On the crest of Buffalo Ridge in southwest Minnesota, the blades of a 300-foot-tall wind turbine can be heard better than seen as they slice through a thick fog.
The machine in one of Minnesota's breeziest locations went on line last spring, and helped boost the state to a record wind energy year in 2011. Minnesota's wind power production capacity grew by more than 500 megawatts last year, half the output of the Prairie Island Nuclear Plant. Wind now provides about 15 percent of the state's electricity.
This year could be just as good, with some parts of the state seeing as much turbine construction as they in 2011. But if Congress declines to renew the production tax credit — key federal subsidy for wind energy — the industry could nose-dive in 2013.
That would likely bring a halt to the kind of expansion seen in Lincoln County, where 12 turbines comprise the Community Wind North project. The group's president, Conrad Schardin, said wind energy brings jobs, tax revenue and energy stability to the state.
"It's not going to be the savior to solve all our energy problems," Schardin said. "But it's just a piece of the puzzle is the way I look at it."
Despite the promise of wind energy, there's growing doubt in the industry that Congress will renew the tax credit. That has already affected construction, said Tom Wacker, senior vice president for the Minneapolis-based Mortenson Company, one of the nation's largest wind energy construction firms.
In most years, the firm's construction calendar for the next year is largely full by the end of January, he said. But that hasn't happened this year.
"Right now there are no projects booked for 2013," Wacker said. "And I'm not sure any contractor in the U.S. has a project booked for 2013."
A bill to extend the credit so far hasn't gone anywhere in Congress. With lawmakers in a budget-cutting mood, renewable energy subsidies like the wind credit have taken a beating. Several key ethanol and biodiesel subsidies expired at the end of last year.
“We just don't have the need for new power sources, period.”Laura McCarten, Xcel regional vice president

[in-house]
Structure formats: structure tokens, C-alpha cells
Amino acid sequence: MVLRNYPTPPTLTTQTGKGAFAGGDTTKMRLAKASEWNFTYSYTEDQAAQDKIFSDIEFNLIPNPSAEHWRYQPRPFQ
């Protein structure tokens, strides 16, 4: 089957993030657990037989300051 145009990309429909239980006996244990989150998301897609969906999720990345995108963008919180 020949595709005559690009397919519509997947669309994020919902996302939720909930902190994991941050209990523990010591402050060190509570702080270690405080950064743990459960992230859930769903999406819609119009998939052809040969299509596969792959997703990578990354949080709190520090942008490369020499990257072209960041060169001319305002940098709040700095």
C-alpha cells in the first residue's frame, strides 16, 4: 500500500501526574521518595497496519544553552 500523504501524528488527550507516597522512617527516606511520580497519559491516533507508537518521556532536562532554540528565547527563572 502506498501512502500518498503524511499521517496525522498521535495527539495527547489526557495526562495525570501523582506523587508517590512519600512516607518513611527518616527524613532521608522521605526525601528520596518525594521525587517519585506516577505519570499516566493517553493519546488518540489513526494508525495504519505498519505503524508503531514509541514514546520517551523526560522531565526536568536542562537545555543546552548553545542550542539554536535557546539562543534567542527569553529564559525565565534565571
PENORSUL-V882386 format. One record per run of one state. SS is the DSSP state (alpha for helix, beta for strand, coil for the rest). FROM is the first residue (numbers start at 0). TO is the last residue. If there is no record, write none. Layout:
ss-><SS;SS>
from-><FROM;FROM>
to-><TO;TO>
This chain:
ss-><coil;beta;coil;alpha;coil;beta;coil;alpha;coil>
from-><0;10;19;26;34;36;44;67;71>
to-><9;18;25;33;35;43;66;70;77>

In a regulatory filing with the Minnesota Public Utilities Commission the nation's largest wind power provider, officials for Twin Cities-based Xcel Energy, said it "appears unlikely" that Congress will extend the tax credit. Without the subsidy, the cost of wind energy will soar, Xcel regional vice president Laura McCarten said.
"Rather than $40 a megawatt hour it would be s$70 a megawatt hour, which puts it much more expensive than say, natural gas," McCarten said.
Xcel Energy intends to buy more wind energy this year — as much as 300 megawatts. But if the tax credit expires, company officials say they will reassess its wind power program for next year.
"We will not add more wind generation after 2012 unless it is cost effective," company officials said in a December filing.
McCarten said with electricity demand basically flat, the company doesn't need new wind energy.
"We just don't have the need for new power sources, period," she said.
Xcel does have to meet a state mandate that it obtain 18 percent of its energy from wind and other renewable sources by the end of this year. By 2016, the company must obtain 25 percent of its energy from such sources, and by 2020, 30 percent. But McCarten said the company is ahead of schedule in meeting those mandates. In fact, it's so far ahead that if the tax credit ends, Xcel could possibly go five years or more without underwriting construction of a single new wind turbine in the state.
Other utility companies, both in Minnesota and across the nation, are in similar positions.
Beth Soholt, executive director of Wind on the Wires, a St. Paul renewable energy promotion group, said some manufacturers in the wind industry have already announced layoffs, anticipating a big decline in business next year.
If the tax credit is not renewed, those sorts of job losses will increase as projects planned for 2013 are canceled, she said.
With that sort of drive-off-the-cliff outlook for wind construction next year without the credit, there's going to be an intense lobbying effort to keep the program — and the jobs it supports — alive.
"We think that there are some good prospects in Congress," Soholt said.